• Contrary to popular myth, despite going out live, this episode was recorded, presumably from transmission. This is evidenced by a production memo detailing a proposed 1962 repeat run of Series 1 episodes. Though the planned reruns did not ultimately take place, the document lists VTR (video tape recording) numbers for all of the live episodes, indicating that these recordings were in existence as at 30th March 1962. The VTR number for Nightmare was 1098.

  • On Location... In his 1988 autobiography Blind in One Ear (page 209), Patrick Macnee recalls location shooting during the earliest episodes of The Avengers: "Much of our early location work was done around the sleazier parts of London's West End. In those early days our wardrobe seemed to consist of one dirty mac apiece. As Ian and I jumped over the walls and hid in the alleyways of Soho, we surely resembled a couple of dirty old men on the run from police officers who'd just raided a strip joint. In fact, we were the ones chasing criminals." He then adds: "That day we were after some crooks disguised as MI5 men." Though aspects of Macnee's recollection could be deliberate generalisations, his mention of "crooks disguised as MI5 men" is clearly a reference to Nightmare. There is photographic evidence of Macnee and Ian Hendry running through streets and climbing over a wall in character as Steed and Keel. These images are believed to have been part of a special photo shoot that took place in late 1960 for publicity purposes and for use in the show's title sequence, but one cannot rule out the possibility that they relate to Nightmare. If such an elaborate film sequence really did take place during this episode, it may have been intended to allow studio personnel valuable time for scenery changes, such as erecting the hospital set for use in later scenes. Directions in the camera script for Square Root of Evil, in which the sets for the records department and most of '5's office were immediately struck (dismantled) after use, whilst a film sequence was being played in, demonstrate that scenery changes did sometimes take place during live episodes of The Avengers.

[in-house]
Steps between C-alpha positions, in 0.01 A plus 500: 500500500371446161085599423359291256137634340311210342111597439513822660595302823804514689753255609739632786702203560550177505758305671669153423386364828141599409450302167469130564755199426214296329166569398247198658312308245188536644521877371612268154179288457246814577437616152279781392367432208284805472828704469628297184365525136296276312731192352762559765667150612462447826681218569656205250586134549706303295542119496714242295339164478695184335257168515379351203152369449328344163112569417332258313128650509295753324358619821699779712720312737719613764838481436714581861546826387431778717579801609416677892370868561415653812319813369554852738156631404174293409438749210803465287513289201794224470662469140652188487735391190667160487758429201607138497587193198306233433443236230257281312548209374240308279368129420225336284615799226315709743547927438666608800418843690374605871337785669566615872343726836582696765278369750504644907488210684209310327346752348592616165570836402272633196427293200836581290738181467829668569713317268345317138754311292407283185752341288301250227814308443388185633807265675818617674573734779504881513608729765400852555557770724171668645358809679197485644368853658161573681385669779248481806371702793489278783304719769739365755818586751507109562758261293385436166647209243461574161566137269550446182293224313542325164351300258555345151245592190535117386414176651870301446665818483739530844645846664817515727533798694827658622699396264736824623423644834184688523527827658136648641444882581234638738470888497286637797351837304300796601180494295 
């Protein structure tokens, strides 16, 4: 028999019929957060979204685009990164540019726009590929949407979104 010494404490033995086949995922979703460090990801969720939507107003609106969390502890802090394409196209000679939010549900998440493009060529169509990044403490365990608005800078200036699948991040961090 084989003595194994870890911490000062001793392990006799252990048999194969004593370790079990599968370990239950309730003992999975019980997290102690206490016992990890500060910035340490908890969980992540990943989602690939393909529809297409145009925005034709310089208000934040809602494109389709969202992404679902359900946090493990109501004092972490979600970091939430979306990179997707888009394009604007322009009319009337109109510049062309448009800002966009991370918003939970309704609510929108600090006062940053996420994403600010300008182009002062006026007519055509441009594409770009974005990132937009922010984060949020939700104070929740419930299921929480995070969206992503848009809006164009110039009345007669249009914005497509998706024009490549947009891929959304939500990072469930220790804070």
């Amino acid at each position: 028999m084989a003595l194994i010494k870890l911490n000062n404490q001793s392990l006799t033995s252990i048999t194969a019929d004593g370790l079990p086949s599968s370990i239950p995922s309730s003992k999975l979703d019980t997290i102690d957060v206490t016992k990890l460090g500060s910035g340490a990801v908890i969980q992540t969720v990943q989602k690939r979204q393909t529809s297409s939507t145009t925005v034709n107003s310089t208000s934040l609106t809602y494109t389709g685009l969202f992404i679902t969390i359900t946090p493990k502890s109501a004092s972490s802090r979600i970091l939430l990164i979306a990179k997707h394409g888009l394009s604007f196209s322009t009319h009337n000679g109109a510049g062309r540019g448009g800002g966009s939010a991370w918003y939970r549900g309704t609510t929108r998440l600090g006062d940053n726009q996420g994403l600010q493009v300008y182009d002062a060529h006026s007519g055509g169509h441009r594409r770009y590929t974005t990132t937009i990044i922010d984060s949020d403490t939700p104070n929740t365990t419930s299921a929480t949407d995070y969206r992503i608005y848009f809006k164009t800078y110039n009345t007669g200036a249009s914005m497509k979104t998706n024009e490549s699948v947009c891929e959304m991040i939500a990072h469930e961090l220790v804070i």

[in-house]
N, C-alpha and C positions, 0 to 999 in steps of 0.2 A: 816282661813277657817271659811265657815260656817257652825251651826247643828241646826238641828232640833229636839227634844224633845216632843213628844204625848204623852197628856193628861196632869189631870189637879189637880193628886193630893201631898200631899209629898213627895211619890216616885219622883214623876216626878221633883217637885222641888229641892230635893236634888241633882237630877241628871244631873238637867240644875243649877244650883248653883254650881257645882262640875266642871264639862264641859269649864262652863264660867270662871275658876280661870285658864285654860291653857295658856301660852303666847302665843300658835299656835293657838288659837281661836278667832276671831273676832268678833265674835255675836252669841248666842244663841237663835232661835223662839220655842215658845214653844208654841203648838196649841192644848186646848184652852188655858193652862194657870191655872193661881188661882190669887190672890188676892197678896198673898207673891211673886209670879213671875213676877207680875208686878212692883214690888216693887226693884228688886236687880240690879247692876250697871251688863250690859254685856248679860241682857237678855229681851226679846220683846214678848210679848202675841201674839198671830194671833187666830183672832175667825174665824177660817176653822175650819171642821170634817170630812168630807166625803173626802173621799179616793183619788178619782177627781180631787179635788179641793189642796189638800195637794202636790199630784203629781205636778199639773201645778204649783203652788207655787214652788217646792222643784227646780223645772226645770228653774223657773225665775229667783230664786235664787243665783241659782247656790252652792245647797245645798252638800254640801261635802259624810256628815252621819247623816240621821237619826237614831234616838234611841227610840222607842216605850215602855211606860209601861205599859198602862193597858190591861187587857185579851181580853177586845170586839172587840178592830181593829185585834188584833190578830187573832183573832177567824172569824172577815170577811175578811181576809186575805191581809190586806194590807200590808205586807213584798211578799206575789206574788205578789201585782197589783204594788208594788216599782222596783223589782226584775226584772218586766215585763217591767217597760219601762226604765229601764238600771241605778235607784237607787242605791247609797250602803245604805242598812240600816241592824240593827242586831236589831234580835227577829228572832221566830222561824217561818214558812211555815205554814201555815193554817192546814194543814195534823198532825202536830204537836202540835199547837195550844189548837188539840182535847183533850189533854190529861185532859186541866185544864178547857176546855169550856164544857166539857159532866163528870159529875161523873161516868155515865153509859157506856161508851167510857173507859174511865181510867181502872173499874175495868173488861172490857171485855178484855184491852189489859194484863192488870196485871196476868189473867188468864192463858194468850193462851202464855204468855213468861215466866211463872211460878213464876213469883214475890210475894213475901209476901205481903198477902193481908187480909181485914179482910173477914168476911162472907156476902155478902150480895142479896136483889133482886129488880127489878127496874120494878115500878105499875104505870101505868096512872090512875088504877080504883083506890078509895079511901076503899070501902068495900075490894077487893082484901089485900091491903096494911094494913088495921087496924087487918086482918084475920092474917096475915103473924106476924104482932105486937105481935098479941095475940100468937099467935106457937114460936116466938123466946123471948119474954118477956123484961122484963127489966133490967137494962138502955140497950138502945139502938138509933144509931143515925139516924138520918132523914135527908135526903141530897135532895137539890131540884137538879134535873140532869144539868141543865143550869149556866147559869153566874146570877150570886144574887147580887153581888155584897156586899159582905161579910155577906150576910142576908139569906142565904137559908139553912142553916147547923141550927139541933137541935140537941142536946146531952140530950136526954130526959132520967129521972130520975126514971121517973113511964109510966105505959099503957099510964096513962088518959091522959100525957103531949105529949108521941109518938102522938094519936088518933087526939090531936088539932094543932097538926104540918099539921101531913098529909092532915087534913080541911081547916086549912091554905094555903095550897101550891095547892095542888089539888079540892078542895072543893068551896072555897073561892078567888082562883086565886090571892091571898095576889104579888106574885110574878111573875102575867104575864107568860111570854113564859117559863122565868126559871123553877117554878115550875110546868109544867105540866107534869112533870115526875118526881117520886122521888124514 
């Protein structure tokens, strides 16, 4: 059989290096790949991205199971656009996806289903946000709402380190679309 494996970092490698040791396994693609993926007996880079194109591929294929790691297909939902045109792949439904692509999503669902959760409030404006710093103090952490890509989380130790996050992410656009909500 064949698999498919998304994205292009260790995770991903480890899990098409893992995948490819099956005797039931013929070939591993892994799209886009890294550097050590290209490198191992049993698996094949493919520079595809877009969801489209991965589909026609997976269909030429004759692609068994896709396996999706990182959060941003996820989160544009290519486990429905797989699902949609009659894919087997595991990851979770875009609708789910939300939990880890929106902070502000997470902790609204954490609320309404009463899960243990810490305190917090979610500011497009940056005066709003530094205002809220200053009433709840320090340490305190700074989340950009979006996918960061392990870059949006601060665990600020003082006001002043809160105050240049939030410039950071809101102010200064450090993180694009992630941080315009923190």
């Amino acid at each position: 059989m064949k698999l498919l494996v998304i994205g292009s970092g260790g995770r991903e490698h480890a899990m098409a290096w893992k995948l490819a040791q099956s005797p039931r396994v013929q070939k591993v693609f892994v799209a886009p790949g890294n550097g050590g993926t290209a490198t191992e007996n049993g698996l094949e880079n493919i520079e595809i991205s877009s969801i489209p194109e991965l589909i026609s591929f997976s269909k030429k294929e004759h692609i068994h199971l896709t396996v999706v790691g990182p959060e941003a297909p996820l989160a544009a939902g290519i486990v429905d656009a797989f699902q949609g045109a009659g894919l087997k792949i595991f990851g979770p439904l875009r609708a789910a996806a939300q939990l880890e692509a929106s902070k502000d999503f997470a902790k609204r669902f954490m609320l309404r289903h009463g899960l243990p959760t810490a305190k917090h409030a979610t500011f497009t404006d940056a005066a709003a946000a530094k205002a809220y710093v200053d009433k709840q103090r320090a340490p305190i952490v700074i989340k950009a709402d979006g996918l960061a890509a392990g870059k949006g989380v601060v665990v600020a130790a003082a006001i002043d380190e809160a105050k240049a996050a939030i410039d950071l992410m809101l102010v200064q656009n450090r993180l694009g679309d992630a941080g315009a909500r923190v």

• Trivia... Nightmare guest-starred not just one but two actors who had appeared alongside Ian Hendry in his previous ABC series Police Surgeon. Helen Lindsay (alias Faith Braintree) portrayed Hazel Perkins in the episode Man Overboard, while Michael Logan (Commander Reece) played the Landlord in Operation Mangle.